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Legal Alert

State Water Board Has No Duty to Require that All Treated Effluent be Recycled or Reused

State Water Board Has No Duty to Require that All Treated Effluent be Recycled or Reused

Key Points

  • Recycled water is an important tool in solving California’s long-term water supply problems.
  • But when permitting discharges from wastewater treatment facilities, neither the State Water Resources Control Board nor Regional Water Quality Control Boards have a duty to require that water discharged from treatment plants be recycled or reused.

Wet winters help, but the risk of drought remains as California’s water supplies are inherently variable. Given that ever-present uncertainty, recycled wastewater is an increasingly valuable source of supply. So must the State Water Resources Control Board require wastewater treatment facilities recycle and reuse treated wastewater, which they may otherwise discharge into rivers and the Pacific Ocean? In Los Angeles Waterkeeper v. State Water Resources Control Board, the Second District Court of Appeal held no such requirement exists.

Los Angeles Waterkeeper challenged certain Regional Water Quality Control Board permits under the Clean Water Act for four southern California wastewater treatment facilities. Each facility recycles and reuses a portion—but not all—of water discharged. The rest is discharged into the Los Angeles River, its tributaries, and the Pacific Ocean. Waterkeeper argued that the Regional Board should have considered requirements under the California Constitution and Water Code that all waters in California “be put to beneficial use to the fullest extent of which they are capable, and that the waste or unreasonable use or unreasonable method of use of water be prevented.” These laws, Waterkeeper claimed, required the Regional Board to consider whether the facilities should beneficially reuse that water.

The Second District held that Waterkeeper’s claim lacked merit for two main reasons. First, the Regional Board regulates water quality—not water rights or water use. Only the State Board regulates water rights and their corresponding use. And as between these agencies, only the State Board has jurisdiction over whether any given use is put to a “beneficial use.”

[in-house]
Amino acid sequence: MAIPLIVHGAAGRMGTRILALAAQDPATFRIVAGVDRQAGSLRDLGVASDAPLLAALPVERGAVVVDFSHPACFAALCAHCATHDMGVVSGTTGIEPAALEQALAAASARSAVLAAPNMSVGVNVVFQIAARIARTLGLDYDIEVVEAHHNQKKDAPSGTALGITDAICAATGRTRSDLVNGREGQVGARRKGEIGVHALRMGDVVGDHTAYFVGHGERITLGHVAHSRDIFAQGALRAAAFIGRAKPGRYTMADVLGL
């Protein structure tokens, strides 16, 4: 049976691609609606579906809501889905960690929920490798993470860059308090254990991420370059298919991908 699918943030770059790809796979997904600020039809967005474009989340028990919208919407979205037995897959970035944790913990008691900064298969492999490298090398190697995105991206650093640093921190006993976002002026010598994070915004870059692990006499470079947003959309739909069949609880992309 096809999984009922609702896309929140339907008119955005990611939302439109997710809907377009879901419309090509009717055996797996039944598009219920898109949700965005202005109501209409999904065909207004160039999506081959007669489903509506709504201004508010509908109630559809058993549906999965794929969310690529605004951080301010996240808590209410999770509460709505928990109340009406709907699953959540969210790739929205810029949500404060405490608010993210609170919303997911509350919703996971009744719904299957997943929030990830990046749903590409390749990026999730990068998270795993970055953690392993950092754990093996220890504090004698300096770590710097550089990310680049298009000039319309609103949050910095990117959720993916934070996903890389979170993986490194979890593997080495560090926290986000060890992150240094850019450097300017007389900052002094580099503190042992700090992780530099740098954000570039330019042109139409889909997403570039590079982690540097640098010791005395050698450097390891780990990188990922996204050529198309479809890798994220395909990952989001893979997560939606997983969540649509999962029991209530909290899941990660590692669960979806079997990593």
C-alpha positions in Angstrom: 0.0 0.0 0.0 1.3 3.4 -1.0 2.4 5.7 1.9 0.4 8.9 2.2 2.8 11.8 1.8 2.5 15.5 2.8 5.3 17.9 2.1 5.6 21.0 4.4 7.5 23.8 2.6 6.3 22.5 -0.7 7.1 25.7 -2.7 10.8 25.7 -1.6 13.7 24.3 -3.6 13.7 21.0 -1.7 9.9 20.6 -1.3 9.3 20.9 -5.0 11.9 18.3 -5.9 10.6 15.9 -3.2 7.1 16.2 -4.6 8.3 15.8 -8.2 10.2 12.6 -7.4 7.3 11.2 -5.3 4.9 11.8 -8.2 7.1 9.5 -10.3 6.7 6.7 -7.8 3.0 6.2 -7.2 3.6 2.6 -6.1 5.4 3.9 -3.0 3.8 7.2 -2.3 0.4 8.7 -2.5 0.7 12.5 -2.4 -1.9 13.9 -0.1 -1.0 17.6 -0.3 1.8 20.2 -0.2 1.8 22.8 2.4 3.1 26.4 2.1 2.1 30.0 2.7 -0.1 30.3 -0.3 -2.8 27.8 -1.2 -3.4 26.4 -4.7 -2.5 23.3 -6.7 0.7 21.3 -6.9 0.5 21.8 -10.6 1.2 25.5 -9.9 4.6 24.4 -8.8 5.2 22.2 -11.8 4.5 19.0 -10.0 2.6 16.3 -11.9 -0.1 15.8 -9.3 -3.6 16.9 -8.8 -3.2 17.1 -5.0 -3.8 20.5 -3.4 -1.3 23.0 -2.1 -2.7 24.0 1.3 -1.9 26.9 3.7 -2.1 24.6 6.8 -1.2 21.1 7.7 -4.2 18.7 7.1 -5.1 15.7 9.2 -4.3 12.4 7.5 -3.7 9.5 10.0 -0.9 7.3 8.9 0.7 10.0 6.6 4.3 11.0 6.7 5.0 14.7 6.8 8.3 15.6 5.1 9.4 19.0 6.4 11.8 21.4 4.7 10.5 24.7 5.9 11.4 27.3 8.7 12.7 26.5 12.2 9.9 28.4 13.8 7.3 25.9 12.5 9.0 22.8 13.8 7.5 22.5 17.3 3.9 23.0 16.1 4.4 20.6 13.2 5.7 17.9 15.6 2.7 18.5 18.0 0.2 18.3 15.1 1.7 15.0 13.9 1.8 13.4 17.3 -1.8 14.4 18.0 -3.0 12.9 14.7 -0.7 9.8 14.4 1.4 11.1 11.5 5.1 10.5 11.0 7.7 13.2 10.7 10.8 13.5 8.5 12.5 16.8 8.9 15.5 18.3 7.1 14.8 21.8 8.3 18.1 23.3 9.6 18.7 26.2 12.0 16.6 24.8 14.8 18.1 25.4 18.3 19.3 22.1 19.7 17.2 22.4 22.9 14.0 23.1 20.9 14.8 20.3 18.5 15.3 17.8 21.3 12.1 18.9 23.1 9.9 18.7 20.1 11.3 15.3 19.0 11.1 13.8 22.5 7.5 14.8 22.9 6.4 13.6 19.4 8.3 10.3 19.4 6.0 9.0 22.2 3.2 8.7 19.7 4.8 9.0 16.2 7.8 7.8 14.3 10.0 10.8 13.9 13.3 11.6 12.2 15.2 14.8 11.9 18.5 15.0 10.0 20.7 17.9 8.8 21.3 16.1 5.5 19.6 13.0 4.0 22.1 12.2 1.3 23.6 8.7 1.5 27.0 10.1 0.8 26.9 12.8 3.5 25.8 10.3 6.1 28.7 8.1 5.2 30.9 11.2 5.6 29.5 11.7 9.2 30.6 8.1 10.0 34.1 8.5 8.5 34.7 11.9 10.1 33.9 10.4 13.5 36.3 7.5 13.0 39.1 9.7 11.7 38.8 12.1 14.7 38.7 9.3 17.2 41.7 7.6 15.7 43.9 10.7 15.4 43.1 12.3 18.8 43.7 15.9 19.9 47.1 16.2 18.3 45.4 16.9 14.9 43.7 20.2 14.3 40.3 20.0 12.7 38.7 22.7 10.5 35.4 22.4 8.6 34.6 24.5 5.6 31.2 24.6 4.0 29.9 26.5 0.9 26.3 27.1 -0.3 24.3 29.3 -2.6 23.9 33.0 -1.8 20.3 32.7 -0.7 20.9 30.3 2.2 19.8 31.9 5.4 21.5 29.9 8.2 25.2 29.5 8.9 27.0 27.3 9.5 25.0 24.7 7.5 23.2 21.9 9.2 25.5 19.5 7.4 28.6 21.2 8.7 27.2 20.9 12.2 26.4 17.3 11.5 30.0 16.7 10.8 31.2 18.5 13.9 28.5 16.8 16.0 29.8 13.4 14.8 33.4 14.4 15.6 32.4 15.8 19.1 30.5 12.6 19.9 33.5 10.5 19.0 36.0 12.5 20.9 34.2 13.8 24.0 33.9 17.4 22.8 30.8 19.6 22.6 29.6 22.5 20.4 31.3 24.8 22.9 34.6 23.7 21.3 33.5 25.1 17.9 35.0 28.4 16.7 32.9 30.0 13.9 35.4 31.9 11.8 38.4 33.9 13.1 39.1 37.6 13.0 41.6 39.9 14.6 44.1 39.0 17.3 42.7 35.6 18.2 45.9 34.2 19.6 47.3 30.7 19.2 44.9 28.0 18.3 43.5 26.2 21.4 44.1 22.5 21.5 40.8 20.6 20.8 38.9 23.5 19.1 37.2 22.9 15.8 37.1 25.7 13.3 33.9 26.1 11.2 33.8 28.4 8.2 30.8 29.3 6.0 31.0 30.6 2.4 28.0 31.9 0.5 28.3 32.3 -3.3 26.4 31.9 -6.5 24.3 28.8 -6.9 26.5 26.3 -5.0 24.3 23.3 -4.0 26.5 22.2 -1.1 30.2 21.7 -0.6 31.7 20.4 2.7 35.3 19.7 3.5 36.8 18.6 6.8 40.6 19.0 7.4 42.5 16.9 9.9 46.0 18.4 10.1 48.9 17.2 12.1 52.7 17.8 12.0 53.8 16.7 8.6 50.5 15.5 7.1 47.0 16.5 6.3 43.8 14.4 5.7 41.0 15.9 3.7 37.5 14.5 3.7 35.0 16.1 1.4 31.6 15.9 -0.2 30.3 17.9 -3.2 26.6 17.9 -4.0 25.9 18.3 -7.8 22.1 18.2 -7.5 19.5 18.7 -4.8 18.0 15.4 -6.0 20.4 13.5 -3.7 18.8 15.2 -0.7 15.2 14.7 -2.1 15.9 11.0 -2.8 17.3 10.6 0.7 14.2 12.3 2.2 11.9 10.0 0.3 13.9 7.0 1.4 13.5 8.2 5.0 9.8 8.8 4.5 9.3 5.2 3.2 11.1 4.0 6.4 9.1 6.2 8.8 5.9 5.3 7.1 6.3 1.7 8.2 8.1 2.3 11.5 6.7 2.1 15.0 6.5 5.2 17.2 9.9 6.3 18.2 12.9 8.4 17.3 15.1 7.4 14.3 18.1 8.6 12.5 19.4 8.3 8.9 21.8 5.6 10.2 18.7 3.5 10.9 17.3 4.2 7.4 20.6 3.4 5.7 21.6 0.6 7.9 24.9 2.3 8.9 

Second, the California Constitution and Water Code do not expressly require that wastewater treatment facilities recycle their water. Nor does the State Board have a duty to investigate or prevent every alleged unreasonable use of water. The Court thus determined that the State Board’s duty to investigate and prohibit the unreasonable use of water is “highly discretionary.” The State Board simply lacks resources to investigate and prevent all unreasonable water uses. So it must prioritize some uses over others. And as a practical necessity, the State Board cannot prioritize uses without significant discretion. Under that standard, the only way that the Waterkeeper could have compelled the State Board to act is if the State Board had taken no action to prevent the waste of water in California. (A claim that Waterkeeper did not make, since it only focused on how the State Board has not prevented the unreasonable use of treated wastewater at certain treatment facilities.)

But the Court carefully explained this discretion’s limits. The situation is different, the Court noted, when the State Board acts to prevent waste by issuing regulations or placing conditions on particular water users. The Water Code requires then that the State Board consider “all relevant factors” before acting. And the State Board must “rationally connect” those factors to its action. Should the State Board either disregard those factors or fail to rationally connect its action to those factors, then it will have abused its discretion and courts may compel it to act in accordance with law.

The Second District’s opinion is a helpful reminder about the limits of California water laws. The State Board and regional boards can act only within the bounds of their respective jurisdiction, and the State Board’s actions on waste and unreasonable use determinations are discretionary. Given the laws’ limits, we continue to track proposed legislation that address the State Board’s authority and that otherwise may change California’s water laws.

If you have any questions or concerns about how these actions affect you, please contact Sean Herman or the Hanson Bridgett Water Law Group.

For More Information, Please Contact:

Sean Herman
Sean Herman
San Francisco, CA